Chris Phillips can play the body. That will be a huge aspect of his game that other teams will value.
Pending UFA, $3.5M cap hit
A grizzled veteran with a good reputation for playoff hockey and plenty of experience: 919 regular season games and 97 playoff games. He's one of few veteran defensive defencemen available, and has a sterling reputation as a shutdown defender.
That -26 rating he's carrying around this season sure doesn't look good, and neither do the three points (all assists) he's managed to put up this season. He's also got a no-trade clause this season, which could limit the potential destinations--and the possibility of him being moved at all.
Moderate. Things don't look good this season, but people around the league realize that Phillips hasn't had much support this season, and it will take more than one bad season to make people forget the solid career he's put together. The fact that he's a pending UFA just adds to the value, because what's left of his cap hit is more than manageable, and there are no long-term obligations to him.
High. If Mike Fisher can be dealt, so can Phillips. The closer we get to the deadline, the cheaper his cap hit becomes, and the more likely a deal gets. Teams gearing up for the playoffs can never have enough defensive depth, and combining Phillips' reputation with his experience leads me to think there will be at least a few teams interested in getting him. And Bryan Murray, at this point, will likely just accept the best offer he gets for Phillips, and hope for a bit of a bidding war.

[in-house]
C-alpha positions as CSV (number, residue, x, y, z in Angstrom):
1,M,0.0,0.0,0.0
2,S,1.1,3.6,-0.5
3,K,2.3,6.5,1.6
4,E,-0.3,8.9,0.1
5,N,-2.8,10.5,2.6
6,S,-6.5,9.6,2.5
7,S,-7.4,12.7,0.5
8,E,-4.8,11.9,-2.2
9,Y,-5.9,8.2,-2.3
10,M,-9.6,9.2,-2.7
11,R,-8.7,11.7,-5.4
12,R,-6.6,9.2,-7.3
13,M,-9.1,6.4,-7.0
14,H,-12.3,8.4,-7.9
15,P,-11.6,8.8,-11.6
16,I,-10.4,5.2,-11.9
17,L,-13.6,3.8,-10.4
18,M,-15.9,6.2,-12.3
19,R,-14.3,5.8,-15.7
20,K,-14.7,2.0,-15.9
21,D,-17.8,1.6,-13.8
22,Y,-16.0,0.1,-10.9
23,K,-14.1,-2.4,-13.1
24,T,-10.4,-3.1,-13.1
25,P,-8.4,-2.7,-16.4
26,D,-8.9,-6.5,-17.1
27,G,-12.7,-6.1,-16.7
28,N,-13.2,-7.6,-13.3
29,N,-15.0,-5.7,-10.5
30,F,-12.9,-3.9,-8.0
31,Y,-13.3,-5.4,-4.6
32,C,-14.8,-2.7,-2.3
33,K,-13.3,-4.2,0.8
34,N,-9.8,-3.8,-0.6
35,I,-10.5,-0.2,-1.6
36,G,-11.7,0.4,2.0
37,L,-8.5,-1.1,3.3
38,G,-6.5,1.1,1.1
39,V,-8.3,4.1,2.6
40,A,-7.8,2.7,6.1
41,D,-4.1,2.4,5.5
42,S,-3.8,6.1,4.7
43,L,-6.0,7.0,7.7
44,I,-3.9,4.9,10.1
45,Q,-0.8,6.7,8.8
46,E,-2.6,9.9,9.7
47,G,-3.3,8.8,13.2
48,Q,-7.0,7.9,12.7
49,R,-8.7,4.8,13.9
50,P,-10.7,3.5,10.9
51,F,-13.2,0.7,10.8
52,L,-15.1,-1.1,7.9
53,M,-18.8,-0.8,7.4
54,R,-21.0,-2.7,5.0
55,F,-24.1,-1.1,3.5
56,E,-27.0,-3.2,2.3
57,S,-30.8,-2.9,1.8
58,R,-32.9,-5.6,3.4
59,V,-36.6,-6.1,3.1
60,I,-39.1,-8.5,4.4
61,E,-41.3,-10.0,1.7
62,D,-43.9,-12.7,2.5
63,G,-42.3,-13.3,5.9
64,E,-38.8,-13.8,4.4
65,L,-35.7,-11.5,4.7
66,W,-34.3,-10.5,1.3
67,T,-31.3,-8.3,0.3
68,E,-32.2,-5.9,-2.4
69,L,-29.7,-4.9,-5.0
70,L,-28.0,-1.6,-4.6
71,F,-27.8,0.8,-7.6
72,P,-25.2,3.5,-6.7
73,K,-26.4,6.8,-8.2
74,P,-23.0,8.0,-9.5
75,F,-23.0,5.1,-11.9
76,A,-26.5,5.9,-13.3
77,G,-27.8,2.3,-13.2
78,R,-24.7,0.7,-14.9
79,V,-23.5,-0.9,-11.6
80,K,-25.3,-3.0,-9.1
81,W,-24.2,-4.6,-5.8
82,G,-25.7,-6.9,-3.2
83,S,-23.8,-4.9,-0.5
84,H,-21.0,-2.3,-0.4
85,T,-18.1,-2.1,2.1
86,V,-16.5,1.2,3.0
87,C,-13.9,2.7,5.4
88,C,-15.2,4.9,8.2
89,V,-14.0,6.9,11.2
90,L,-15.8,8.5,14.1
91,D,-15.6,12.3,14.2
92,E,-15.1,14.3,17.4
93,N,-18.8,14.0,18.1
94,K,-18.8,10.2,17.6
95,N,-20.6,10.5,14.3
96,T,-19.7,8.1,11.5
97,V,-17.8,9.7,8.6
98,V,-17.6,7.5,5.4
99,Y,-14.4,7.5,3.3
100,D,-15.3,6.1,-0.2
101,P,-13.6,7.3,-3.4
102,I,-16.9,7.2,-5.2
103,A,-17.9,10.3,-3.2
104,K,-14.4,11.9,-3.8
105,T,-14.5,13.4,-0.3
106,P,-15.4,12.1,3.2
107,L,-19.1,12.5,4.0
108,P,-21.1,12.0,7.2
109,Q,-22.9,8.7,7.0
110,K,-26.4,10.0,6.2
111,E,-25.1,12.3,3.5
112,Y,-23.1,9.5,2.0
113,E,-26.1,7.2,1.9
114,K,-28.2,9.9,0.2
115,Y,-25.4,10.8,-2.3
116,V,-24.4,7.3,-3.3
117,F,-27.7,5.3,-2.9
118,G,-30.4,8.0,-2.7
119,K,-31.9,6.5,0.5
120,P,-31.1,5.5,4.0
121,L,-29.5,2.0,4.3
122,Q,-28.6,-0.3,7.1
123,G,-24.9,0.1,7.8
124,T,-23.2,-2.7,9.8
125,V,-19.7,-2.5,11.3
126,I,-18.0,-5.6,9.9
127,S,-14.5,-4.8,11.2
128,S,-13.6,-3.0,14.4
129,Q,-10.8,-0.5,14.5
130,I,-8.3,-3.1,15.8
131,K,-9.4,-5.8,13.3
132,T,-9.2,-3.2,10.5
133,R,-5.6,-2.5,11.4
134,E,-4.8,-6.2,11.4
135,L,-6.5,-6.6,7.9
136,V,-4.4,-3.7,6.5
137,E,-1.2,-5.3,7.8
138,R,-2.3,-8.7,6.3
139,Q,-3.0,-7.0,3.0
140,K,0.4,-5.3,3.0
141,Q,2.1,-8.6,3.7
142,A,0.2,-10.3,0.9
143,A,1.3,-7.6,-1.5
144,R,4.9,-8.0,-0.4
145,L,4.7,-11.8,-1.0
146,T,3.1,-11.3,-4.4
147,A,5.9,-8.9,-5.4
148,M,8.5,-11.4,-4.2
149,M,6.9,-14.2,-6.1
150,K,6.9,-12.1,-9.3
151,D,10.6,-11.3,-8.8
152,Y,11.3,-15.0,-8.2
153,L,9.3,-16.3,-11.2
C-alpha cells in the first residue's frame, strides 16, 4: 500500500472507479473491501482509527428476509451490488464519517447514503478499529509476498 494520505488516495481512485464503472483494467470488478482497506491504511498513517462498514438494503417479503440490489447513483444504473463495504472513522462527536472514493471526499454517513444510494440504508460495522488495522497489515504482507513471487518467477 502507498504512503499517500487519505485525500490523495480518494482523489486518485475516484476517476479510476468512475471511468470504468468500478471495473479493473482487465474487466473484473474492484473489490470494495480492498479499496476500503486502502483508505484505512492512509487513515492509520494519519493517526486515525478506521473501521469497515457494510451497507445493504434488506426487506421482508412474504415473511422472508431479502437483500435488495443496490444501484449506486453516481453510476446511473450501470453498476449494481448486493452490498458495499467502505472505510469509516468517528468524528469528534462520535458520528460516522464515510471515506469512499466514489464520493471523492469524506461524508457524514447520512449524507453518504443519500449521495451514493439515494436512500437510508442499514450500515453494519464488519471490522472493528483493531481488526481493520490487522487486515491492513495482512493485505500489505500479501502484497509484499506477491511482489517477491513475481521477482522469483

Two teams continue coming up: The Boston Bruins, because of his history with both Peter Chiarelli and Zdeno Chara, as well as the Montreal Canadiens, because he's played for Jacques Martin and Pierre Gauthier in the past. Two teams who would probably like him but are dangerously close to the cap are the Vancouver Canucks and San Jose Sharks, but the Los Angeles Kings or Washington Capitals might be better places for Phillips to land.
It might be tough to estimate what Phillips will bring, because I have a feeling any deal involving him will include a few other pieces, too. The Toronto Maple Leafs got a blue chip defensive prospect for Francois Beauchemin, who isn't as experienced as Phillips but is close in value--but they had to take on the ugly Joffrey Lupul contract to get that deal done. Eugene Melnyk is, by all appearances, not interesting in picking up ugly contracts. I'd think Phillips' reputation should be worth a second-round pick, but considering the first-rounders being tossed around and the reports of this draft being a shallow one, a real contender might have to give up a first-rounder or include a second pick in the package. However, because of Phillips' no-trade clause, any bidding war may have the number of teams engaged therein restricted; that could bring down the return for Phillips, if he agrees to a trade at all.
As roster players are moved out, though, the Senators may start looking for actual bodies--in other words, real prospects--to start coming back in return.